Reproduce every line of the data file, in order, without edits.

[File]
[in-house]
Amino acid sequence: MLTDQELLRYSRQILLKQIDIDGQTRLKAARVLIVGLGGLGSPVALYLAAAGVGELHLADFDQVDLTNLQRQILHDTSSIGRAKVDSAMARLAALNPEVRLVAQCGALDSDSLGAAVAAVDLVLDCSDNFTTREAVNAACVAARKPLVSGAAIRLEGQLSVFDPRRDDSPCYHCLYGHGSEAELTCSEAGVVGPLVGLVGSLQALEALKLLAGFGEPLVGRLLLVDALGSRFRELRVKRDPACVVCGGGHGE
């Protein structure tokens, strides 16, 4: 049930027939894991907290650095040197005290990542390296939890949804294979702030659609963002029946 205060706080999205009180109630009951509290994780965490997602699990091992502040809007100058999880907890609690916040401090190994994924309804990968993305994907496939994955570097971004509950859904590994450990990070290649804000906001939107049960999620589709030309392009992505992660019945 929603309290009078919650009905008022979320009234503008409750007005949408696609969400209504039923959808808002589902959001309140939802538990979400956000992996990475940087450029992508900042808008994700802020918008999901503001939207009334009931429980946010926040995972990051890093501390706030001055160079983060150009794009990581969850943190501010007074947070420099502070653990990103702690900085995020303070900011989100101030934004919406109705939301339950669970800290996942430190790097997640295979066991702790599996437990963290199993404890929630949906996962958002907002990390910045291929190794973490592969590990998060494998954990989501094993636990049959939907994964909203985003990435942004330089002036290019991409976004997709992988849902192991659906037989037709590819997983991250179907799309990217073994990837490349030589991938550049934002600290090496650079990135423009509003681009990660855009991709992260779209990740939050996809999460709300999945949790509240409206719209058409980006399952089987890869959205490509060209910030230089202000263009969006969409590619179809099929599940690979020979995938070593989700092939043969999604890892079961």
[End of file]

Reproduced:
[in-house]
Amino acid sequence: MLTDQELLRYSRQILLKQIDIDGQTRLKAARVLIVGLGGLGSPVALYLAAAGVGELHLADFDQVDLTNLQRQILHDTSSIGRAKVDSAMARLAALNPEVRLVAQCGALDSDSLGAAVAAVDLVLDCSDNFTTREAVNAACVAARKPLVSGAAIRLEGQLSVFDPRRDDSPCYHCLYGHGSEAELTCSEAGVVGPLVGLVGSLQALEALKLLAGFGEPLVGRLLLVDALGSRFRELRVKRDPACVVCGGGHGE
């Protein structure tokens, strides 16, 4: 049930027939894991907290650095040197005290990542390296939890949804294979702030659609963002029946 205060706080999205009180109630009951509290994780965490997602699990091992502040809007100058999880907890609690916040401090190994994924309804990968993305994907496939994955570097971004509950859904590994450990990070290649804000906001939107049960999620589709030309392009992505992660019945 929603309290009078919650009905008022979320009234503008409750007005949408696609969400209504039923959808808002589902959001309140939802538990979400956000992996990475940087450029992508900042808008994700802020918008999901503001939207009334009931429980946010926040995972990051890093501390706030001055160079983060150009794009990581969850943190501010007074947070420099502070653990990103702690900085995020303070900011989100101030934004919406109705939301339950669970800290996942430190790097997640295979066991702790599996437990963290199993404890929630949906996962958002907002990390910045291929190794973490592969590990998060494998954990989501094993636990049959939907994964909203985003990435942004330089002036290019991409976004997709992988849902192991659906037989037709590819997983991250179907799309990217073994990837490349030589991938550049934002600290090496650079990135423009509003681009990660855009991709992260779209990740939050996809999460709300999945949790509240409206719209058409980006399952089987890869959205490509060209910030230089202000263009969006969409590619179809099929599940690979020979995938070593989700092939043969999604890892079961």